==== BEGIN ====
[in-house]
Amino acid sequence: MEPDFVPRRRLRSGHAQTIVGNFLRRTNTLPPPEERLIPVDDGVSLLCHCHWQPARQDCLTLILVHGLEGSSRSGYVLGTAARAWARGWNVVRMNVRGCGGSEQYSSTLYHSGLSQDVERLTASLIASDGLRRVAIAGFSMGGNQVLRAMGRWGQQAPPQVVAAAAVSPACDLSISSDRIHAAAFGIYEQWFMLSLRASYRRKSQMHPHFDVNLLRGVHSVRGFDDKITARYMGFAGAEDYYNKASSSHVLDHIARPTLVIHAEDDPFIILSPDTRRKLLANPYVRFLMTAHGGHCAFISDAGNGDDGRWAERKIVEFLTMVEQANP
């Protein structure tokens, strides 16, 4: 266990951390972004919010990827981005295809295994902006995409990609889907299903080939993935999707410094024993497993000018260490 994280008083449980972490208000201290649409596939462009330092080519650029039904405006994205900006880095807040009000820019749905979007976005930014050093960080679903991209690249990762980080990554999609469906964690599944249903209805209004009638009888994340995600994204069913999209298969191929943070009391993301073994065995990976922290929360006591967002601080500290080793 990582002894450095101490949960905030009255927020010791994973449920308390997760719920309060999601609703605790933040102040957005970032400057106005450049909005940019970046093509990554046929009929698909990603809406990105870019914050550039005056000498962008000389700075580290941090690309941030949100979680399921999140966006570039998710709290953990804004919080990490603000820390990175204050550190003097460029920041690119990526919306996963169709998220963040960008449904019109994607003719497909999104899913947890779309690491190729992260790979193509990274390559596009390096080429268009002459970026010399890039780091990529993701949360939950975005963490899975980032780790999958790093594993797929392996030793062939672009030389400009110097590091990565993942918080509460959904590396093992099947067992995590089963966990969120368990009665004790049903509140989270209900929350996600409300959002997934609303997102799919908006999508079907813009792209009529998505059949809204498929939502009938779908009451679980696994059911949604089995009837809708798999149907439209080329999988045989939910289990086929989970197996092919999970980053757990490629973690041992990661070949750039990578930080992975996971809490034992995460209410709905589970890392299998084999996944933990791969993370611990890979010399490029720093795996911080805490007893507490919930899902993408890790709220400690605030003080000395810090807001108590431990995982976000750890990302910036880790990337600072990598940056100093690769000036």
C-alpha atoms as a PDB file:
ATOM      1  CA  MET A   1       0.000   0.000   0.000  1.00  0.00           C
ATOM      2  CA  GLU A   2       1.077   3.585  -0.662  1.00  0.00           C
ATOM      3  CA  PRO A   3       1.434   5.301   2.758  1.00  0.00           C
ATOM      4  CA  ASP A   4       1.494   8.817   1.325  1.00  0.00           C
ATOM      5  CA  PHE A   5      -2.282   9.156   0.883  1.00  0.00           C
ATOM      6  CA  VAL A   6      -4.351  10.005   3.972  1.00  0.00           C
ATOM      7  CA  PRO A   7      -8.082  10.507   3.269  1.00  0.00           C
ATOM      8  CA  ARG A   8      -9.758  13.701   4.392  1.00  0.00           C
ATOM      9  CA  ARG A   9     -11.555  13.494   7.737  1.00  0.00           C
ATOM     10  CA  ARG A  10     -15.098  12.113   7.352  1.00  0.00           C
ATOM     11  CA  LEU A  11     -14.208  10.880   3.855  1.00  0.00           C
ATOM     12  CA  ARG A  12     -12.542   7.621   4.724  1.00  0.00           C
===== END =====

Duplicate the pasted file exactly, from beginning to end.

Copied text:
[in-house]
Amino acid sequence: MEPDFVPRRRLRSGHAQTIVGNFLRRTNTLPPPEERLIPVDDGVSLLCHCHWQPARQDCLTLILVHGLEGSSRSGYVLGTAARAWARGWNVVRMNVRGCGGSEQYSSTLYHSGLSQDVERLTASLIASDGLRRVAIAGFSMGGNQVLRAMGRWGQQAPPQVVAAAAVSPACDLSISSDRIHAAAFGIYEQWFMLSLRASYRRKSQMHPHFDVNLLRGVHSVRGFDDKITARYMGFAGAEDYYNKASSSHVLDHIARPTLVIHAEDDPFIILSPDTRRKLLANPYVRFLMTAHGGHCAFISDAGNGDDGRWAERKIVEFLTMVEQANP
């Protein structure tokens, strides 16, 4: 266990951390972004919010990827981005295809295994902006995409990609889907299903080939993935999707410094024993497993000018260490 994280008083449980972490208000201290649409596939462009330092080519650029039904405006994205900006880095807040009000820019749905979007976005930014050093960080679903991209690249990762980080990554999609469906964690599944249903209805209004009638009888994340995600994204069913999209298969191929943070009391993301073994065995990976922290929360006591967002601080500290080793 990582002894450095101490949960905030009255927020010791994973449920308390997760719920309060999601609703605790933040102040957005970032400057106005450049909005940019970046093509990554046929009929698909990603809406990105870019914050550039005056000498962008000389700075580290941090690309941030949100979680399921999140966006570039998710709290953990804004919080990490603000820390990175204050550190003097460029920041690119990526919306996963169709998220963040960008449904019109994607003719497909999104899913947890779309690491190729992260790979193509990274390559596009390096080429268009002459970026010399890039780091990529993701949360939950975005963490899975980032780790999958790093594993797929392996030793062939672009030389400009110097590091990565993942918080509460959904590396093992099947067992995590089963966990969120368990009665004790049903509140989270209900929350996600409300959002997934609303997102799919908006999508079907813009792209009529998505059949809204498929939502009938779908009451679980696994059911949604089995009837809708798999149907439209080329999988045989939910289990086929989970197996092919999970980053757990490629973690041992990661070949750039990578930080992975996971809490034992995460209410709905589970890392299998084999996944933990791969993370611990890979010399490029720093795996911080805490007893507490919930899902993408890790709220400690605030003080000395810090807001108590431990995982976000750890990302910036880790990337600072990598940056100093690769000036």
C-alpha atoms as a PDB file:
ATOM      1  CA  MET A   1       0.000   0.000   0.000  1.00  0.00           C
ATOM      2  CA  GLU A   2       1.077   3.585  -0.662  1.00  0.00           C
ATOM      3  CA  PRO A   3       1.434   5.301   2.758  1.00  0.00           C
ATOM      4  CA  ASP A   4       1.494   8.817   1.325  1.00  0.00           C
ATOM      5  CA  PHE A   5      -2.282   9.156   0.883  1.00  0.00           C
ATOM      6  CA  VAL A   6      -4.351  10.005   3.972  1.00  0.00           C
ATOM      7  CA  PRO A   7      -8.082  10.507   3.269  1.00  0.00           C
ATOM      8  CA  ARG A   8      -9.758  13.701   4.392  1.00  0.00           C
ATOM      9  CA  ARG A   9     -11.555  13.494   7.737  1.00  0.00           C
ATOM     10  CA  ARG A  10     -15.098  12.113   7.352  1.00  0.00           C
ATOM     11  CA  LEU A  11     -14.208  10.880   3.855  1.00  0.00           C
ATOM     12  CA  ARG A  12     -12.542   7.621   4.724  1.00  0.00           C